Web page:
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Proteomics of Synechocystis sp. PCC 6803 Identification of novel integral plasma membrane proteins: Identification of novel integral plasma membrane proteins
Stockholm University, Faculty of Science, Department of Biochemistry and Biophysics.
Stockholm University, Faculty of Science, Department of Biochemistry and Biophysics.
Stockholm University, Faculty of Science, Department of Analytical Chemistry.
Stockholm University, Faculty of Science, Department of Analytical Chemistry.
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2007 (English)In: The FEBS Journal, ISSN 1742-464X, E-ISSN 1742-4658, Vol. 274, no 3, 791-804 p.Article in journal (Refereed) Published
Abstract [en]

The cyanobacterial plasma membrane is an essential cell barrier with functions such as the control of taxis, nutrient uptake and secretion. These functions are carried out by integral membrane proteins, which are difficult to identify using standard proteomic methods. In this study, integral proteins were enriched from purified plasma membranes of Synechocystis sp. PCC 6803 using urea wash followed by protein resolution in 1D SDS/PAGE. In total, 51 proteins were identified by peptide mass fingerprinting using MALDI-TOF MS. More than half of the proteins were predicted to be integral with 1–12 transmembrane helices. The majority of the proteins had not been identified previously, and include members of metalloproteases, chemotaxis proteins, secretion proteins, as well as type 2 NAD(P)H dehydrogenase and glycosyltransferase. The obtained results serve as a useful reference for further investigations of the address codes for targeting of integral membrane proteins in cyanobacteria.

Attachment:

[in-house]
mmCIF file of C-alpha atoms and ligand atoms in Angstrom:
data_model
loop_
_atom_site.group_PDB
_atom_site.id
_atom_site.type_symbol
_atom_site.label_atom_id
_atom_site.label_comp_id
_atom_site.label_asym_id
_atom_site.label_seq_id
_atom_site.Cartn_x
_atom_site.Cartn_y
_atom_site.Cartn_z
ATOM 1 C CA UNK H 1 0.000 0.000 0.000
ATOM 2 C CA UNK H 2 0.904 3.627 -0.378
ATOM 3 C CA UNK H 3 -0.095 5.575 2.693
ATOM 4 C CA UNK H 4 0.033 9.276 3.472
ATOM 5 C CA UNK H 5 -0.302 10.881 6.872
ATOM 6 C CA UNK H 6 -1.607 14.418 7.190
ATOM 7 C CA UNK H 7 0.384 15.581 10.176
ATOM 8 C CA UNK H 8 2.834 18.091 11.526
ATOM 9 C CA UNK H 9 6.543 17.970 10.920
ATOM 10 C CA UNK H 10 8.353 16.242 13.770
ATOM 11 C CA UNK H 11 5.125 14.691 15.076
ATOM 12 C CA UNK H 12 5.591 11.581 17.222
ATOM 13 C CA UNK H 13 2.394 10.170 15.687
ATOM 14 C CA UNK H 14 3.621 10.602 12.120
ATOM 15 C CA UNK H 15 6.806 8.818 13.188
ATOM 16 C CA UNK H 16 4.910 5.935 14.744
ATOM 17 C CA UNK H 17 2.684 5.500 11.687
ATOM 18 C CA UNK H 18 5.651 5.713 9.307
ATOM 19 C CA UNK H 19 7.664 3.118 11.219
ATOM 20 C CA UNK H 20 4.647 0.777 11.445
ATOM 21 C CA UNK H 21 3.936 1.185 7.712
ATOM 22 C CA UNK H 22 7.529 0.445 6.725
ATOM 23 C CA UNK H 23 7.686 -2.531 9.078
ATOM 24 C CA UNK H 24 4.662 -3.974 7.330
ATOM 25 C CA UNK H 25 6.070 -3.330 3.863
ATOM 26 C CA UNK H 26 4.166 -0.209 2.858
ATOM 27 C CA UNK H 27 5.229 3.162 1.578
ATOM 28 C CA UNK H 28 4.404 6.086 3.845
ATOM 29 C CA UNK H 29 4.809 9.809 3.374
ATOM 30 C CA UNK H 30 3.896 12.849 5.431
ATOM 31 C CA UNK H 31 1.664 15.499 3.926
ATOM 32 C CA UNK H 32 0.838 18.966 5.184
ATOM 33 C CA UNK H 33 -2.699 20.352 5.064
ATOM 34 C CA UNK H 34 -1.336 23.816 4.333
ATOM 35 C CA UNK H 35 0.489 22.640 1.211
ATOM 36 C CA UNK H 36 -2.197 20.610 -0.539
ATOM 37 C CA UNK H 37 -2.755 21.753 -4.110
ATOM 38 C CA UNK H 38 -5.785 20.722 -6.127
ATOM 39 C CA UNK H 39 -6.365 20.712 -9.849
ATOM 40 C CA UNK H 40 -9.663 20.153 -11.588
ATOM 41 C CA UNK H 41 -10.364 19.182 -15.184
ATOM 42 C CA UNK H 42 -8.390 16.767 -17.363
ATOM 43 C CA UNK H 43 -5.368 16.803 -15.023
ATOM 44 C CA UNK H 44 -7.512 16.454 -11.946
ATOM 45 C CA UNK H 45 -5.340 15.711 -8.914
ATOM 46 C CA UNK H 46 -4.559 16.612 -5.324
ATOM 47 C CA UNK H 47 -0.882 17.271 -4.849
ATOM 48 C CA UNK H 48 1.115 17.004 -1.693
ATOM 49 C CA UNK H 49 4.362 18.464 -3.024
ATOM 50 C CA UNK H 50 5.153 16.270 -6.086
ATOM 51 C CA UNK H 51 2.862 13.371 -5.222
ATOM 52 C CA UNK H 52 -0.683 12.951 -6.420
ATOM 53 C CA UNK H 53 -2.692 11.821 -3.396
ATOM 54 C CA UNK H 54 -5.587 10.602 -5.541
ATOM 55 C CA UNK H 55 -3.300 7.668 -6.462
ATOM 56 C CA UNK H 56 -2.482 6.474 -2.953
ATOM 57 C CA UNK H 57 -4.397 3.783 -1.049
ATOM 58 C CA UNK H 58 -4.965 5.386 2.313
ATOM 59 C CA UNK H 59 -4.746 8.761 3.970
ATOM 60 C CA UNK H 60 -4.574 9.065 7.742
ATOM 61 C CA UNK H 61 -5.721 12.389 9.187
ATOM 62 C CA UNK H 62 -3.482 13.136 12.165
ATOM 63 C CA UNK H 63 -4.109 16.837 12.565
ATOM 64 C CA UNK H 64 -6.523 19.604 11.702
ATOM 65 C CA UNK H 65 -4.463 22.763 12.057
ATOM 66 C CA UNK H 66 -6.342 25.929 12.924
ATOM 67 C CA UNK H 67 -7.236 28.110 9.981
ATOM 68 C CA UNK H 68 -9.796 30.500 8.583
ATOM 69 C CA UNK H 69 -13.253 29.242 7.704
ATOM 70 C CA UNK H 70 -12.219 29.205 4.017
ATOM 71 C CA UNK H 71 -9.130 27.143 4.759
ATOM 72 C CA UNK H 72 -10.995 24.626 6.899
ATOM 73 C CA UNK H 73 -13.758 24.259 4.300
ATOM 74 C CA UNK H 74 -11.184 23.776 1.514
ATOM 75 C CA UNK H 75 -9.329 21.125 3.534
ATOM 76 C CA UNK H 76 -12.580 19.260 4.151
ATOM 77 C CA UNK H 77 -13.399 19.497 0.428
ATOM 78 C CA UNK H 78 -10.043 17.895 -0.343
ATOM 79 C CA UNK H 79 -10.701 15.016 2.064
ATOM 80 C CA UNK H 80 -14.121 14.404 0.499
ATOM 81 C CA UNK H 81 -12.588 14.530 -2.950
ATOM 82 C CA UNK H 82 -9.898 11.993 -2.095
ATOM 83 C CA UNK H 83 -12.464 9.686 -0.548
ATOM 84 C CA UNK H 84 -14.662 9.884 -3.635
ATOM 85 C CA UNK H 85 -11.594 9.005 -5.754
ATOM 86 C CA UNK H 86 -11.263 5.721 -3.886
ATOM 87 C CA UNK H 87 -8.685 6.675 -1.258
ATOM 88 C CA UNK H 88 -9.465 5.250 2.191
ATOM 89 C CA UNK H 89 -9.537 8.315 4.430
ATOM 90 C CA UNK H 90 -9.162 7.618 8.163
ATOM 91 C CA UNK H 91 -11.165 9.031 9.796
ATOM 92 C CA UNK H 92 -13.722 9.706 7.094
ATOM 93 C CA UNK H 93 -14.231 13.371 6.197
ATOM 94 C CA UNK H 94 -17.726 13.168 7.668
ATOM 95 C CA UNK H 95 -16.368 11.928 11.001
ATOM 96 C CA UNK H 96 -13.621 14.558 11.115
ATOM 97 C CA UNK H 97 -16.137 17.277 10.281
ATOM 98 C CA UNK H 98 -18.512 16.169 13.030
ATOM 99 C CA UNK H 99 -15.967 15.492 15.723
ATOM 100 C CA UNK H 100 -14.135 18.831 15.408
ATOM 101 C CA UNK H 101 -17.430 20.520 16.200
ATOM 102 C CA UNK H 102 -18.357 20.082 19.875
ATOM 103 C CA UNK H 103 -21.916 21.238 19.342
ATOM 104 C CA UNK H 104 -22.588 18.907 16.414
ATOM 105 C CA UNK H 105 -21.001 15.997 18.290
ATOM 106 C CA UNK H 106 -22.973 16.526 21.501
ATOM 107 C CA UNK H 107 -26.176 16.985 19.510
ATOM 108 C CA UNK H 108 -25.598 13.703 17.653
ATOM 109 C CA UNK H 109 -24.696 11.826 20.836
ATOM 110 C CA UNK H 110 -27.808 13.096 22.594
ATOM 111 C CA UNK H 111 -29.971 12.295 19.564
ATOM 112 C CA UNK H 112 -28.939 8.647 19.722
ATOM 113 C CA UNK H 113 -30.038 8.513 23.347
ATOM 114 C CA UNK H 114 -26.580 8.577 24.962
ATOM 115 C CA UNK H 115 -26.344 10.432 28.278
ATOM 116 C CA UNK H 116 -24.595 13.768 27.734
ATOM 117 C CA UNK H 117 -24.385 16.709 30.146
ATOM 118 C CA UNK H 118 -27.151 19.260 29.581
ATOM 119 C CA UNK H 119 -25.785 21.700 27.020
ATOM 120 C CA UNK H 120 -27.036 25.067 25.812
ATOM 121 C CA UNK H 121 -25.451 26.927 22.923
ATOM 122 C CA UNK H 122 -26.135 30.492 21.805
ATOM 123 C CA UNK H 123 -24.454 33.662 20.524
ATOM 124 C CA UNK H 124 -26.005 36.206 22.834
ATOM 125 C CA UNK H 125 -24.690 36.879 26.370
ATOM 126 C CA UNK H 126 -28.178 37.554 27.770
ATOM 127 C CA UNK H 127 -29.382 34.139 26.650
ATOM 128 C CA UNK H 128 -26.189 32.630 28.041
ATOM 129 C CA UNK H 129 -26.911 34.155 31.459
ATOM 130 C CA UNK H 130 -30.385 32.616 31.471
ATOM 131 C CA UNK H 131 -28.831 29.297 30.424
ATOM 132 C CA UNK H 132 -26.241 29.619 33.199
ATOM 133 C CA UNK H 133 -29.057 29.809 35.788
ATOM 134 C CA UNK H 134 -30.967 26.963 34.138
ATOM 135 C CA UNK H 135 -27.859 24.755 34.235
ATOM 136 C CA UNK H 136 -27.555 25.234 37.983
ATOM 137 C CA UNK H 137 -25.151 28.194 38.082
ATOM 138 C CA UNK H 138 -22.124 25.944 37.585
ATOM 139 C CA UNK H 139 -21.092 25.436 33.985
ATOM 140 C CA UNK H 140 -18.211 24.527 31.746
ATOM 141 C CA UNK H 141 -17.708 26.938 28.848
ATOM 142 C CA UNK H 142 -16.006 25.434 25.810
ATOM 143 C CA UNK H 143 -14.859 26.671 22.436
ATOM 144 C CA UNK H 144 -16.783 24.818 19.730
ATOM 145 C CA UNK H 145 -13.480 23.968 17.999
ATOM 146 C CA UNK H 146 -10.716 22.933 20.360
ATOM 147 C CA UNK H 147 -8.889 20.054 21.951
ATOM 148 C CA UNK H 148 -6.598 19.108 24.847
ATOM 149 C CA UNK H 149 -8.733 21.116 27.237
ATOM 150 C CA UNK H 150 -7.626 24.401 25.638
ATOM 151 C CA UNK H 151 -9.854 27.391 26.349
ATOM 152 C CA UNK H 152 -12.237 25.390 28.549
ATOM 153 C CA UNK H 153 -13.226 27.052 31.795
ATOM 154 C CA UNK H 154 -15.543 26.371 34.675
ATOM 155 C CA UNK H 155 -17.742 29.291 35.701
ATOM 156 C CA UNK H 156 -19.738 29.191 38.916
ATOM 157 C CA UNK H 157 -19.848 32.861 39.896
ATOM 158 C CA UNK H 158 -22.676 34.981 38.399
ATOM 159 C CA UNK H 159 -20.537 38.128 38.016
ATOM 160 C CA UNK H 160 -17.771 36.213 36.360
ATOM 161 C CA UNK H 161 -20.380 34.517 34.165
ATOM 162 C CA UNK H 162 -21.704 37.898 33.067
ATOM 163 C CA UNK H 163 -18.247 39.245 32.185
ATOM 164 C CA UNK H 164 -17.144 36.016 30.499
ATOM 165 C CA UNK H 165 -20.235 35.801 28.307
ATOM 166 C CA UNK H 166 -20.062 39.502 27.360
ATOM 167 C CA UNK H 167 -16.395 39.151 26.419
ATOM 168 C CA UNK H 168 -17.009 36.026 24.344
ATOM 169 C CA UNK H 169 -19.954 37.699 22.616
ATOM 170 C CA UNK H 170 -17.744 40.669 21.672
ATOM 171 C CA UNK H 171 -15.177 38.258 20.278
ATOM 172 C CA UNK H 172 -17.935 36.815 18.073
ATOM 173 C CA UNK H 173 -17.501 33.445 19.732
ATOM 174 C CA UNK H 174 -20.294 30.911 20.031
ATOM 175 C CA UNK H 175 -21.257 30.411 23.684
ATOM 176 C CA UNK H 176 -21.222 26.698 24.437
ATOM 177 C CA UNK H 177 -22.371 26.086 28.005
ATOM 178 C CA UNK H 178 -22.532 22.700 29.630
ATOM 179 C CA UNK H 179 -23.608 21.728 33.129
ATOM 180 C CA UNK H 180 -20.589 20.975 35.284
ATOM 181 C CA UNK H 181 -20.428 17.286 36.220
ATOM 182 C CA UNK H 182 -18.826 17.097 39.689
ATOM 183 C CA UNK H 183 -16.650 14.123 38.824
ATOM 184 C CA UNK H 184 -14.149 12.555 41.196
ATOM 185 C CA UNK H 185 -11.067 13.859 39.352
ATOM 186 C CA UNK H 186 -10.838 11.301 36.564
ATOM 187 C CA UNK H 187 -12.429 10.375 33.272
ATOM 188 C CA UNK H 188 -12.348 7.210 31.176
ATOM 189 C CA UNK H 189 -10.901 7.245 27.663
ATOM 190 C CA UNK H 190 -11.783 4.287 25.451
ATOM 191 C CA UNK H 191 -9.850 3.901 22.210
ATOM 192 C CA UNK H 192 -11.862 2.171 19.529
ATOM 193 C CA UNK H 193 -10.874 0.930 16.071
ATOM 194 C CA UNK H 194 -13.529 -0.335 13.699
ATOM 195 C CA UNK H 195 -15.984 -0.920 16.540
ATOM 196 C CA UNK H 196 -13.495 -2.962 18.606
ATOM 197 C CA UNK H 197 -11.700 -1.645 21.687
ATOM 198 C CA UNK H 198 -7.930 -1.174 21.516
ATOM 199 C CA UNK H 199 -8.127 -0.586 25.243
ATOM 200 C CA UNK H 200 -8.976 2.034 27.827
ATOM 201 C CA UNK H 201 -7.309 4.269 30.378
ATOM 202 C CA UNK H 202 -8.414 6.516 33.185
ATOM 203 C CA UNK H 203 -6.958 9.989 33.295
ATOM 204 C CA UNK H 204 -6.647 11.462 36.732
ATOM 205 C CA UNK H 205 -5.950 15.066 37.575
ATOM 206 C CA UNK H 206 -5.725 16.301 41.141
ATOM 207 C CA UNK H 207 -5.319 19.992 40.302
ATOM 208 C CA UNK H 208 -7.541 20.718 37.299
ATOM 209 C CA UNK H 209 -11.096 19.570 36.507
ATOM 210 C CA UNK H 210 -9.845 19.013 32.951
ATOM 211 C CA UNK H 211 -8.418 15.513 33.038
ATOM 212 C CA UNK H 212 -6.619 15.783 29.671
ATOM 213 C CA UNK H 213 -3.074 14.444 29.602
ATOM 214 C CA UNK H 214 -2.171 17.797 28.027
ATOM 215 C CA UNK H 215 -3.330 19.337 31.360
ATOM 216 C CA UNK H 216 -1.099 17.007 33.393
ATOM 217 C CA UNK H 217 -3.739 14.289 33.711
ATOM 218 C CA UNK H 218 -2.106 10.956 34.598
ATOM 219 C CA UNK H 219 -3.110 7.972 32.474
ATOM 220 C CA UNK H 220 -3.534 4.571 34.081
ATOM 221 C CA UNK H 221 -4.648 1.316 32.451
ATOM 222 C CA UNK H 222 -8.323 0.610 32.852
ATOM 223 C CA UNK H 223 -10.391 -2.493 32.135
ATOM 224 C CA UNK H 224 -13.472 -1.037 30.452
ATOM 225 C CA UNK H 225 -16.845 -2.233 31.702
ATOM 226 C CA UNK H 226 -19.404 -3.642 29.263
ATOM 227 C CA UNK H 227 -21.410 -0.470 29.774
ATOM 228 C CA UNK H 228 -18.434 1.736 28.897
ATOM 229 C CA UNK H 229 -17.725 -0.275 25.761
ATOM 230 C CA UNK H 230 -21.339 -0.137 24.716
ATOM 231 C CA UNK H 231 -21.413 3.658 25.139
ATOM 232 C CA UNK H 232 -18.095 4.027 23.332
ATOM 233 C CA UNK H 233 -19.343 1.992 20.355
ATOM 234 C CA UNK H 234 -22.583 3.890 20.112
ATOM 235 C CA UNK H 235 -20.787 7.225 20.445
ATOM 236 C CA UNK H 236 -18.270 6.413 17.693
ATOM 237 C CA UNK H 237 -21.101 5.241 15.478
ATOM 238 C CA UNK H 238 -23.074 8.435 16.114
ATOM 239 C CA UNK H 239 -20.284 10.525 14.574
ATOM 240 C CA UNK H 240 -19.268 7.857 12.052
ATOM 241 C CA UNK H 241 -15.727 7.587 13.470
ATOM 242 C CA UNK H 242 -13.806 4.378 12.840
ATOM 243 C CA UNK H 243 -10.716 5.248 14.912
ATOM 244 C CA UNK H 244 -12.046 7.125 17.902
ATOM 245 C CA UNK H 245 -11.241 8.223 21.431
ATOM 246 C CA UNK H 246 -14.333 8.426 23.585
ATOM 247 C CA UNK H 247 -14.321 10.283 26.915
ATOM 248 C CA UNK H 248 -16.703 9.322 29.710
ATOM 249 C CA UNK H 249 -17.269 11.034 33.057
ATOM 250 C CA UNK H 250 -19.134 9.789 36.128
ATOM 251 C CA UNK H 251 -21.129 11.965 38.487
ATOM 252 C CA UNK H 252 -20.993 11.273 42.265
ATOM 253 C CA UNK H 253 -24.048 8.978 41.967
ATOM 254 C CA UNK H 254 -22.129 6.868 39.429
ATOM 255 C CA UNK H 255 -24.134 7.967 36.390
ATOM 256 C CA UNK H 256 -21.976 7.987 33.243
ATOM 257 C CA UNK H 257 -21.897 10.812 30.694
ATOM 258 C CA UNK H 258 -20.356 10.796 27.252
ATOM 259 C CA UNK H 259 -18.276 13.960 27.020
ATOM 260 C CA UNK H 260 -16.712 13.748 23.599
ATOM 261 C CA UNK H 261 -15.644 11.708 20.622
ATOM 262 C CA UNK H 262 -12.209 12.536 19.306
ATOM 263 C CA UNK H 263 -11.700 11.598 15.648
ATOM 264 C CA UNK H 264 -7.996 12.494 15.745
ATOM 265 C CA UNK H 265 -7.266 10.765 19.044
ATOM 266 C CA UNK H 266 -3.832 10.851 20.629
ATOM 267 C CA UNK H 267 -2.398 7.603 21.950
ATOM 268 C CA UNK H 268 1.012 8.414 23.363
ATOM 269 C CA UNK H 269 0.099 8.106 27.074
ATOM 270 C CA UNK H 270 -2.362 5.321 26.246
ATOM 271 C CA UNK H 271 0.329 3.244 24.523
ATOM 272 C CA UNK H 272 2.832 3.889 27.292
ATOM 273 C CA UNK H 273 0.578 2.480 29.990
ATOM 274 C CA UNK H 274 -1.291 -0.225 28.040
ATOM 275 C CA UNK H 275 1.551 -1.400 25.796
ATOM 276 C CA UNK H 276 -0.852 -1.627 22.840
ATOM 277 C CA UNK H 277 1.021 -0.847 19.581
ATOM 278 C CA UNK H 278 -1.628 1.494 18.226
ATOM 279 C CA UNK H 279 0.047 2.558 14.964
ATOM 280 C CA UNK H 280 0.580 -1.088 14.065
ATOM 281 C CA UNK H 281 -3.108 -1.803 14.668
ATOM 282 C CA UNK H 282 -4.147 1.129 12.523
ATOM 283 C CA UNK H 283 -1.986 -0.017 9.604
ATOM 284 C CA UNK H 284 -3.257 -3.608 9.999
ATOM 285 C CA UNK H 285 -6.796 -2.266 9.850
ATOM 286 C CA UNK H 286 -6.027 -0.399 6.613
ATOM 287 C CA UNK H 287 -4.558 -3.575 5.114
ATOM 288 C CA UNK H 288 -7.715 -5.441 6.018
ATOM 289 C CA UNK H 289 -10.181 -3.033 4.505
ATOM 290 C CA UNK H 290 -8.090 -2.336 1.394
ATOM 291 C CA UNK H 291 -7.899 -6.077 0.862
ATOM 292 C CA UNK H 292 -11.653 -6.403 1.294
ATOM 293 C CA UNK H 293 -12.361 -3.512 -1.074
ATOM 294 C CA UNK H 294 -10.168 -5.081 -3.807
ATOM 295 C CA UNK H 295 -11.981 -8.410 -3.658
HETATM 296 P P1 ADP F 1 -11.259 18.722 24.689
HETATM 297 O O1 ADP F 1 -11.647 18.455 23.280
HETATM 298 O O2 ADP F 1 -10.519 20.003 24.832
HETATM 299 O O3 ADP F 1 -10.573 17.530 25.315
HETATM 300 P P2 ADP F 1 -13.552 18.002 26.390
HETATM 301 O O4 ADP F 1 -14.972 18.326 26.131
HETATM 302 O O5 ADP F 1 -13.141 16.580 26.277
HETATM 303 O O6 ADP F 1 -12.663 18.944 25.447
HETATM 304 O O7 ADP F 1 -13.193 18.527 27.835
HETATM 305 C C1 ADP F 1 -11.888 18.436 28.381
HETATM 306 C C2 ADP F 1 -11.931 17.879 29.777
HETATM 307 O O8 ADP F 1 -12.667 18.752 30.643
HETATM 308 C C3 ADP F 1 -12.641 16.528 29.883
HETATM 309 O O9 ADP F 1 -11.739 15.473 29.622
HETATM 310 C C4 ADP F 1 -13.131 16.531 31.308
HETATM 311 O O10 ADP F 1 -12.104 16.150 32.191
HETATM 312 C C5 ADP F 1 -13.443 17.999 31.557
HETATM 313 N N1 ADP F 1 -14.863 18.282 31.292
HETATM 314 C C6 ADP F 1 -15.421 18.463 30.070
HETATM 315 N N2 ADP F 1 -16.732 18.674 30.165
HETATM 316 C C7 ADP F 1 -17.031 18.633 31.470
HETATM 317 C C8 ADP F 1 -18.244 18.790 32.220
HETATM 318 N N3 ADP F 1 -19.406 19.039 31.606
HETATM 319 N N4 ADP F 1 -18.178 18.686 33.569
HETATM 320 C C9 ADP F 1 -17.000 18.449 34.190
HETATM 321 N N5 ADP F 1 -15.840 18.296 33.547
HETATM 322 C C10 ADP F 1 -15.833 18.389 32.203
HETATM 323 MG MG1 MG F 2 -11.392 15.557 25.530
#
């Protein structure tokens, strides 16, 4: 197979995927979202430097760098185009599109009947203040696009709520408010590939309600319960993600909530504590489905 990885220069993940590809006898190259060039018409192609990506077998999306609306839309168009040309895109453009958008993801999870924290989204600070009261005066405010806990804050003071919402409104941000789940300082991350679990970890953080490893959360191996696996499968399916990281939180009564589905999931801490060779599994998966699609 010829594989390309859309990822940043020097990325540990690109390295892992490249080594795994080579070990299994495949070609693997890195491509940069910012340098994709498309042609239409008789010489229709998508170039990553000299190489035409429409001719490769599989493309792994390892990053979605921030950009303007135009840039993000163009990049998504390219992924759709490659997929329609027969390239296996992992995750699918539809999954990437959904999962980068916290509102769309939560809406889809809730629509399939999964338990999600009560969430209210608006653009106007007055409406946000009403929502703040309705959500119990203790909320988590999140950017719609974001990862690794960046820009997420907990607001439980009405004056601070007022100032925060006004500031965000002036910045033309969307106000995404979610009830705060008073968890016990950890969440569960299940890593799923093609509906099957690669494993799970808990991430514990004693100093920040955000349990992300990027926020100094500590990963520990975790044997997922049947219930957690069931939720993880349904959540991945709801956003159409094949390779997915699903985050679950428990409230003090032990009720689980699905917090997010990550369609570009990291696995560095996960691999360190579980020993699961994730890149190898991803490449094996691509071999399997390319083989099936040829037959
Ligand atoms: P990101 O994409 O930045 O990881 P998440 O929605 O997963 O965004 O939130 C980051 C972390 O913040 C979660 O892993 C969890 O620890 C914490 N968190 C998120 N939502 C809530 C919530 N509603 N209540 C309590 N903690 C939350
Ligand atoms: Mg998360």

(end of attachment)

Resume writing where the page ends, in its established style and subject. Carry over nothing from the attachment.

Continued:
Place, publisher, year, edition, pages
2007. Vol. 274, no 3, 791-804 p.
Keyword [en]
cyanobacteria, integral proteins, plasma membrane, proteome, Synechocystis 6803
National Category
Analytical Chemistry
Identifiers
URN: urn:nbn:se:su:diva-56160DOI: 10.1111/j.1742-4658.2006.05624.xOAI: oai:DiVA.org:su-56160DiVA: diva2:409890
Available from: 2011-04-11 Created: 2011-04-11 Last updated: 2017-12-11Bibliographically approved
In thesis
1. Strategies to explore the membrane proteome of a cell
Open this publication in new window or tab >>Strategies to explore the membrane proteome of a cell
2011 (English)Doctoral thesis, comprehensive summary (Other academic)
Abstract [en]

The cell envelope plays key roles in numerous processes such as maintaining cellular integrity, communication with other cells, signal transduction, maintenance of cellular homeostasis, and regulation of the traffic of molecules between the cell and the extracellular milieu. Essential membrane components in many of these processes are proteins. It is estimated that ~20-30% of the predicted open reading frames (ORFs) of all organisms encode membrane proteins. Furthermore, two thirds of drug targets are membrane proteins. However, despite their importance, membrane proteins have so far been mostly neglected in most proteomic studies, due to the inherent challenges in analyzing them.

The focus of this thesis is to devise strategies that allow investigation of membrane proteins and their associated complexes. Optimization of sample preparation in the underlying studies has allowed important goals to be reached in membrane protein analyses at various levels such as elucidation of their primary structure by collision-induced dissociation (CID) and electron-capture dissociation (ECD) mass spectrometry (MS), profiling membrane proteins and their complexes, the discovery of novel protein complexes, definition of their topology, and unambiguous identification of protein-bound ligand(s). This thesis paves the way for better characterization of membrane proteins and their assemblies hinting towards the crucial role(s) they play in maintaining normal cell physiology.